Gulf airlines continue Southeast Asia push. Should Lufthansa & Singapore Airlines respond with a JV?
Lufthansa and Singapore Airlines have steadily been losing market share to the Gulf carriers. The two carriers have tried to use product upgrades to improve their position in the Asia-Europe market but have enlisted little help from potential partners – for example, each other.
Despite their Star Alliance membership, partnership is hardly the core of their relationship. Should they – and more critically, can they? – set aside their differences to combat their greater enemy?
Lufthansa and SIA together account for about 27% of non-stop Southeast Asia-Western Europe seat capacity. But when also counting passengers flown through all connecting points their share of the market is only 13%, according to OAG Traffic Analyser data. Emirates alone has 12% of the market, and once Etihad and Qatar are added, 27% of passengers between Southeast Asia and Western Europe now transits with the three Gulf carriers.
Singapore Airlines reports higher profits but future outlook hinges on Scoot & Tigerair improvements
The Singapore Airlines Group turned a SGD111 million (USD83 million) operating profit for the three months ending 30-Jun-2015 (1QFY2016), marking its best first quarter showing since 2011. An operating profit of SGD108 million (USD81 million) at the parent airline drove the overall result. Full service regional subsidiary SilkAir also remained in the black while the group’s two LCC subsidiaries Tigerair and Scoot, were break-even and incurred a SGD20 million (USD15 million) operating loss respectively.
But the outlook for Tigerair and Scoot should brighten as the two carriers continue to pursue closer cooperation. Scoot should also see a significant improvement after it completes the transition to an all-787 fleet and expands its operation, enabling it to achieve higher economies of scale.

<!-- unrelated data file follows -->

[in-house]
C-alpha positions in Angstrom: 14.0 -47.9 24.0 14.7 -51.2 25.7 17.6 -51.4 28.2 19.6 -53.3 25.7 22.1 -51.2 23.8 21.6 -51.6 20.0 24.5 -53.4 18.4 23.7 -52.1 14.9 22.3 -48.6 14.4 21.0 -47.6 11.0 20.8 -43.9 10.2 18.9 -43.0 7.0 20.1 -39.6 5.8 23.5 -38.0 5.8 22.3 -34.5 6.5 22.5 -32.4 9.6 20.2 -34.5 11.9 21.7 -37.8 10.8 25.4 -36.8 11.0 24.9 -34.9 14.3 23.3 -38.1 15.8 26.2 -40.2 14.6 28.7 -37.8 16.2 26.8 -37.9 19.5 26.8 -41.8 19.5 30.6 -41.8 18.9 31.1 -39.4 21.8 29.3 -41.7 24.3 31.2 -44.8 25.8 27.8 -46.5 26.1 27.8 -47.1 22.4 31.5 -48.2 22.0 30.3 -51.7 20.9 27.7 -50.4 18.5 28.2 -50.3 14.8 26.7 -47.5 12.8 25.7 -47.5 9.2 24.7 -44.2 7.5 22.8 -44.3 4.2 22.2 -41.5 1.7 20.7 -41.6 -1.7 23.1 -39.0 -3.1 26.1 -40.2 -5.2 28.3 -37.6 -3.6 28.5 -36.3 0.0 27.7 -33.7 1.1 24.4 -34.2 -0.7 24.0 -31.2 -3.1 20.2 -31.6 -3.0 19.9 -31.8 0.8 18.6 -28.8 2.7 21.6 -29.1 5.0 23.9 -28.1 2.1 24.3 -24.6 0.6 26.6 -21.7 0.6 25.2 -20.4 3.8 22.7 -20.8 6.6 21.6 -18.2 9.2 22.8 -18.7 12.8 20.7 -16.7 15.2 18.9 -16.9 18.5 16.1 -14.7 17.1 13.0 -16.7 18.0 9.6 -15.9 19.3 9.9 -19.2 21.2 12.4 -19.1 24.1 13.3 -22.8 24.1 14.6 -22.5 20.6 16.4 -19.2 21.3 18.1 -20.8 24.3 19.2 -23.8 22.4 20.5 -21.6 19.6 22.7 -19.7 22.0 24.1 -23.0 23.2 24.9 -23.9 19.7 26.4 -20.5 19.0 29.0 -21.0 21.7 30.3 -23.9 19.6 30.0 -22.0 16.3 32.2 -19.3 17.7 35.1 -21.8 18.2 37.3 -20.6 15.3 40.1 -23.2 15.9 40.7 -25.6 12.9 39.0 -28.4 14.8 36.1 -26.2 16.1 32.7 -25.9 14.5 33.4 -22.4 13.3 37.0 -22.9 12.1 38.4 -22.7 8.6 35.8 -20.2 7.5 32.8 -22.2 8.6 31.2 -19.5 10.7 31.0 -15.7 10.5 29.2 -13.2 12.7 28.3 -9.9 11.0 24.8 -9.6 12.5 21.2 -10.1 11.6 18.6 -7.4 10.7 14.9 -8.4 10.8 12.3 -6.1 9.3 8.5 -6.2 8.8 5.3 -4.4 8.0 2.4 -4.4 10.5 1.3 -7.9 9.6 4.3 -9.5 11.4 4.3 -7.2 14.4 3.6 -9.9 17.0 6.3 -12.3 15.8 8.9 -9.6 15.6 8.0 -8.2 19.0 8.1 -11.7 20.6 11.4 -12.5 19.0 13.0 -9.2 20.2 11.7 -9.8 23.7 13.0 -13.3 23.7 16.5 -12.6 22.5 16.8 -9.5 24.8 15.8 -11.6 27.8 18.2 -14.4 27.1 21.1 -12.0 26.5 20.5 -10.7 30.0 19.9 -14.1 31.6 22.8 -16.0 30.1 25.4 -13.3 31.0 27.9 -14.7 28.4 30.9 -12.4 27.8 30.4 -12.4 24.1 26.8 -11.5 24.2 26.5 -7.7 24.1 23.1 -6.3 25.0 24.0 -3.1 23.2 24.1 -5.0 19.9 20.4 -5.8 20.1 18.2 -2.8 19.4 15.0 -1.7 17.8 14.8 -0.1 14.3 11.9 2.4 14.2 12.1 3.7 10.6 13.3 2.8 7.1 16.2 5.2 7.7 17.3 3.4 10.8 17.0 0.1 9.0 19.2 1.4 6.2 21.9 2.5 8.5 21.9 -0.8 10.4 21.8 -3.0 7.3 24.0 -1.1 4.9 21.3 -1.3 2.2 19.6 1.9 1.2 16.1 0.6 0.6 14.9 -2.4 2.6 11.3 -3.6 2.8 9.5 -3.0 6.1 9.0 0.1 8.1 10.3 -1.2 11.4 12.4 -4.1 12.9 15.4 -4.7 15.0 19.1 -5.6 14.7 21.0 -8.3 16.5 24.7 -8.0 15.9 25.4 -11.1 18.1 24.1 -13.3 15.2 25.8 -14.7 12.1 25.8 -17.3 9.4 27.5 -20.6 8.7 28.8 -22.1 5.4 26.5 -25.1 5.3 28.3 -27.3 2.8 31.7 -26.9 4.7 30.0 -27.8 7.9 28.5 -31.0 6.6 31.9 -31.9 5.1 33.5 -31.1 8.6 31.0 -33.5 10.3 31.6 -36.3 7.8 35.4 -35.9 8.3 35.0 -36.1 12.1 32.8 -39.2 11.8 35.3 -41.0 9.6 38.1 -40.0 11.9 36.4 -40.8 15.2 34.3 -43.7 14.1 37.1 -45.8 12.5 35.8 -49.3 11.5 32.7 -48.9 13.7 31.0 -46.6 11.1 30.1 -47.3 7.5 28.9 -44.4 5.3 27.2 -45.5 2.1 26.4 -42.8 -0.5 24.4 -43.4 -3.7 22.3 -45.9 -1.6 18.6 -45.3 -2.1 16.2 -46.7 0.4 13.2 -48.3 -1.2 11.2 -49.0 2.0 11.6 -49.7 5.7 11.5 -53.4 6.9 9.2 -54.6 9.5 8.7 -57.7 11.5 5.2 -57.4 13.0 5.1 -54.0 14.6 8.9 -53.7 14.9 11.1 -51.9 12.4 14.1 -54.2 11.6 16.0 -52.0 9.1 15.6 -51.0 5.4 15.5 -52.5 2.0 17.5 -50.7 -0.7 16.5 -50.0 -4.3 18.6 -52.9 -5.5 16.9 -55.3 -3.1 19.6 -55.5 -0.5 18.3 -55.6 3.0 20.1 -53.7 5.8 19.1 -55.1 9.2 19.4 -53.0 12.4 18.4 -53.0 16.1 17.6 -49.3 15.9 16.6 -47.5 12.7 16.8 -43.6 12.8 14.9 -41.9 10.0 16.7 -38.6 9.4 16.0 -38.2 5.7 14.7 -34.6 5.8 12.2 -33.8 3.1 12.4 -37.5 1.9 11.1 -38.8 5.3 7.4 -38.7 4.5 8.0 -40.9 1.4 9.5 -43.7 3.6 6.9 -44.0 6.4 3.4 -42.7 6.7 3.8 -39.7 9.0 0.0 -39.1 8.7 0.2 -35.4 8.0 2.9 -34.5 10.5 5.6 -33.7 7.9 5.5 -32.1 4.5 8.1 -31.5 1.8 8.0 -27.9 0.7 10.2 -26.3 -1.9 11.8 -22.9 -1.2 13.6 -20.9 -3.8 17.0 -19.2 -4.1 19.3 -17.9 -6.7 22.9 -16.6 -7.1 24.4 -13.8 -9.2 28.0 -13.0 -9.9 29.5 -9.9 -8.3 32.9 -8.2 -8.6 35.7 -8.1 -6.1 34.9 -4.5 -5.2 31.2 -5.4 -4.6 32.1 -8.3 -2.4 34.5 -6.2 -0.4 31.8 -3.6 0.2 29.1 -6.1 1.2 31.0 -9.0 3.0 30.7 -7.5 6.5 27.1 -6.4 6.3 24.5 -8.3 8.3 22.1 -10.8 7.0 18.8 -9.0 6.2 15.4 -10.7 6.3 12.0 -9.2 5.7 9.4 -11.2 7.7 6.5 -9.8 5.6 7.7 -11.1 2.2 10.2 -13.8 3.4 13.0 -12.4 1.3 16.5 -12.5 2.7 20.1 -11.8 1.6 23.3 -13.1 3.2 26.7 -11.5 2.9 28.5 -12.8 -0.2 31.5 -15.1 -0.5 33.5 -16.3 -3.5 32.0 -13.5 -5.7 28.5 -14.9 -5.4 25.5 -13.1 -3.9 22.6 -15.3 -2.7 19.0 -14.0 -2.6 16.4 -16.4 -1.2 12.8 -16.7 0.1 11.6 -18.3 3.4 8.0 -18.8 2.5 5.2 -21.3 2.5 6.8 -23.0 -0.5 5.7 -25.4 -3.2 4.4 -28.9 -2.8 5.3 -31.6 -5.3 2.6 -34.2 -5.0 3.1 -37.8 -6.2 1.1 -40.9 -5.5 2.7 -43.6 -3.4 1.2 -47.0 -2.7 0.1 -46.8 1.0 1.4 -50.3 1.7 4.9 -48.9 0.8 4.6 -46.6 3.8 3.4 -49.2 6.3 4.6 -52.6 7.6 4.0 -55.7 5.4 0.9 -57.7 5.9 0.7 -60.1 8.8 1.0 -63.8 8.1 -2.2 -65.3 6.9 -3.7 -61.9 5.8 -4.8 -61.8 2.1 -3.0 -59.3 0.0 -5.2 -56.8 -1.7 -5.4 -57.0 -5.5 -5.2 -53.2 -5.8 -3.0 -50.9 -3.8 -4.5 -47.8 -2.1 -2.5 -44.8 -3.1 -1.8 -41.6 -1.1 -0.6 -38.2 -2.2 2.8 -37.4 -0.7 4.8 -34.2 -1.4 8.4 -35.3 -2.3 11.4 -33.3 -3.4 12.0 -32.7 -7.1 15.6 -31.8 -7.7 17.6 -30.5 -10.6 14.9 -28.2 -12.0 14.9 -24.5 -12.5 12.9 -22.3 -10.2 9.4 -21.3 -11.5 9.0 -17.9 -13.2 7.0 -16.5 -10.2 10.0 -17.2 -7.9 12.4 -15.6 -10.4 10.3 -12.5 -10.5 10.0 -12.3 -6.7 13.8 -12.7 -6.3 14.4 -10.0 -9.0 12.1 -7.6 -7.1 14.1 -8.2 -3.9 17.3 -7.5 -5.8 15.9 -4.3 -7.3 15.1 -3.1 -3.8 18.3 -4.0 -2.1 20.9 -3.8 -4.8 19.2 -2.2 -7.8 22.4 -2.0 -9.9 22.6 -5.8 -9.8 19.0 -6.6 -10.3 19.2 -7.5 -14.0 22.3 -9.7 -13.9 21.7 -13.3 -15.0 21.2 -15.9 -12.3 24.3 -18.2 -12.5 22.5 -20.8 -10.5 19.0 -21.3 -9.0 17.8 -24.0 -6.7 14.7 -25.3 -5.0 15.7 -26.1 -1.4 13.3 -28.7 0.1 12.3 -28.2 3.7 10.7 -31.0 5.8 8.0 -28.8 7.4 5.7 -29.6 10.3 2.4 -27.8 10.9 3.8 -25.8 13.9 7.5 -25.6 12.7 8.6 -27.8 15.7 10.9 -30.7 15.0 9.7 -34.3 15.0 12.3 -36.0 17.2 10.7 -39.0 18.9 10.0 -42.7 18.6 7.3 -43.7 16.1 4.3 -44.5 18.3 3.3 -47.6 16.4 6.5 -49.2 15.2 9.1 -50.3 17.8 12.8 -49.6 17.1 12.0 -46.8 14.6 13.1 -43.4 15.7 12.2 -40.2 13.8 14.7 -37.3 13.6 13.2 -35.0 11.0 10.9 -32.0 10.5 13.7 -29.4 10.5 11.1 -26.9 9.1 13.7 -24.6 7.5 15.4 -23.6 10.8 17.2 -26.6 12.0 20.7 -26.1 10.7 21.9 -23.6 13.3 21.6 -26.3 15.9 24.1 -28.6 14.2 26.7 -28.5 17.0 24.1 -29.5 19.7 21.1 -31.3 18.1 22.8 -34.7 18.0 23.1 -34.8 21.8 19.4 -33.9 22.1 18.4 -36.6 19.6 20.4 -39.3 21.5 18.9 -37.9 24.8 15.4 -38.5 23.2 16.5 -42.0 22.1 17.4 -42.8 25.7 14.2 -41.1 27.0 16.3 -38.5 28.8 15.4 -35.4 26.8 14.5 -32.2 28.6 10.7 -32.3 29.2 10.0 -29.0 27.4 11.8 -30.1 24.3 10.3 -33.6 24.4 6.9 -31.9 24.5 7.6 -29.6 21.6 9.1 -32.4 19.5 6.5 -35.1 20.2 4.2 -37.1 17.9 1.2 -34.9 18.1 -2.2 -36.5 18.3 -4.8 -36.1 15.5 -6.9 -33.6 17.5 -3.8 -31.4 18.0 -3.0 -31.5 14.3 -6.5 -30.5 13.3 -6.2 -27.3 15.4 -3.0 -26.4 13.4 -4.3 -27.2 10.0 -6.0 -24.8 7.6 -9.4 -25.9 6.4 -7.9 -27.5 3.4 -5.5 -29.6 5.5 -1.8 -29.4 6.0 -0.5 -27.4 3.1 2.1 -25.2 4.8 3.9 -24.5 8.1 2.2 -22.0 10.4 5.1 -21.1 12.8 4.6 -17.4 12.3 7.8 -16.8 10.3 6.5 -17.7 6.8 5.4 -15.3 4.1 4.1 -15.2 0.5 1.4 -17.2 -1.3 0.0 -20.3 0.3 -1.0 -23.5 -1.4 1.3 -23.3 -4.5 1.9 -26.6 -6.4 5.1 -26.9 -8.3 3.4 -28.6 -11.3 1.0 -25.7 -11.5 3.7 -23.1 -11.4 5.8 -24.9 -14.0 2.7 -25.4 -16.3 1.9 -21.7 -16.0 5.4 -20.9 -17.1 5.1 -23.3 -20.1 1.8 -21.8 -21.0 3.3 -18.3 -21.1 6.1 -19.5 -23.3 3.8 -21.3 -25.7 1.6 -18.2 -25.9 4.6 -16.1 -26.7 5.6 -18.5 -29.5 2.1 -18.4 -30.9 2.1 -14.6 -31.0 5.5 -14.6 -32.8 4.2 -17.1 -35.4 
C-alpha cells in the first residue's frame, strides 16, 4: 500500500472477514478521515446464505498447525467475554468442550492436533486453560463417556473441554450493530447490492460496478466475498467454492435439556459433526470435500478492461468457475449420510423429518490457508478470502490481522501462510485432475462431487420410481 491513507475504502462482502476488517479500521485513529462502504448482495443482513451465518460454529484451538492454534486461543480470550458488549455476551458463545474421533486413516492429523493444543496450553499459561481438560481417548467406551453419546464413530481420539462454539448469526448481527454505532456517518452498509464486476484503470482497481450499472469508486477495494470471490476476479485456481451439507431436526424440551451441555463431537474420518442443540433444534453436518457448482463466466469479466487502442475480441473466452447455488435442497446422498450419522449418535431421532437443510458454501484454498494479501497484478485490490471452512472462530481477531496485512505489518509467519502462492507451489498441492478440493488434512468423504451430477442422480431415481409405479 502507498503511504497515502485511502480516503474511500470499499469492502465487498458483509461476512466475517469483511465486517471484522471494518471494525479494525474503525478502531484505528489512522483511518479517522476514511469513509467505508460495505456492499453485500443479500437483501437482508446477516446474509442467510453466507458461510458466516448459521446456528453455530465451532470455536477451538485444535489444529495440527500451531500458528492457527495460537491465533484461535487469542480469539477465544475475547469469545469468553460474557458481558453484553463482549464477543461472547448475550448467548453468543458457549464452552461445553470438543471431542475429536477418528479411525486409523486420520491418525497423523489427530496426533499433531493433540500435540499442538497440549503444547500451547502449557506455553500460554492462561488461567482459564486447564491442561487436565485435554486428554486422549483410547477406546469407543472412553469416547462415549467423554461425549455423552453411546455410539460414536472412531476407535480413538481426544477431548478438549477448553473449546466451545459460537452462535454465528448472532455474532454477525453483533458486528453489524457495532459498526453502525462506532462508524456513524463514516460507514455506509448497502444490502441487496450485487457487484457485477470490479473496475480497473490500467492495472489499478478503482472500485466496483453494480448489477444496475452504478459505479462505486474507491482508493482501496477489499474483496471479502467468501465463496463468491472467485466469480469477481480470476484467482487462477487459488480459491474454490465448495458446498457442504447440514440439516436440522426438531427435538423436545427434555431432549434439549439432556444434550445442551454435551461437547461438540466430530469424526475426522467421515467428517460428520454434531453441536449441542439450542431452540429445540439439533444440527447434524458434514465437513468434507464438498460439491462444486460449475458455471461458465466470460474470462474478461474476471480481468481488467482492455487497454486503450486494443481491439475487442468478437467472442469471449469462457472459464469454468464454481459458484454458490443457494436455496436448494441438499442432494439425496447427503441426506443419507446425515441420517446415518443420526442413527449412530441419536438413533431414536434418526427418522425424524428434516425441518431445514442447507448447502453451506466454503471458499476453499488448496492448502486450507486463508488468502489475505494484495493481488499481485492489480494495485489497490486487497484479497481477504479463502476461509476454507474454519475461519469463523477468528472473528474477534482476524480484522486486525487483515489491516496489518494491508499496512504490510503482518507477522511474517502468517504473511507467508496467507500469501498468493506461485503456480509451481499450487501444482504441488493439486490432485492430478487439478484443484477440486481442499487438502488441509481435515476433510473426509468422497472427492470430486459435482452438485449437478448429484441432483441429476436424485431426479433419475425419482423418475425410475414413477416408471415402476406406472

Scoot plans to phase out its last 777 in the current quarter and nearly double the size of its fleet during FY2016 from six to 11 aircraft. The loss reported for Scoot for 1QFY2016 marks the first time SIA has reported financials for the long-haul LCC since it launched in mid-2012.
Myanmar National Airlines (MNA) plans to launch services on the highly competitive Yangon-Singapore route in Aug-2015 as it starts to implement an ambitious international expansion plan. The newly rebranded government-owned carrier took delivery of the first of 10 737-800s in Jun-2015 and plans to operate five international routes by early 2016 as it grows its new narrowbody fleet.
But the airline faces huge challenges as it operates outside the domestic market for the first time in two decades. The Yangon-Singapore market is already experiencing overcapacity and Myanmar-based carriers have struggled to compete against their Singaporean competitors, forcing cutbacks at Myanmar Airways International (MAI) and the withdrawal of Golden Myanmar Airways.
MNA will inevitably face the same challenges in Singapore as other Burmese carriers, particularly given its brand is an unknown in the international market. North Asia, which MNA plans to enter in the coming months, will also be a challenging market.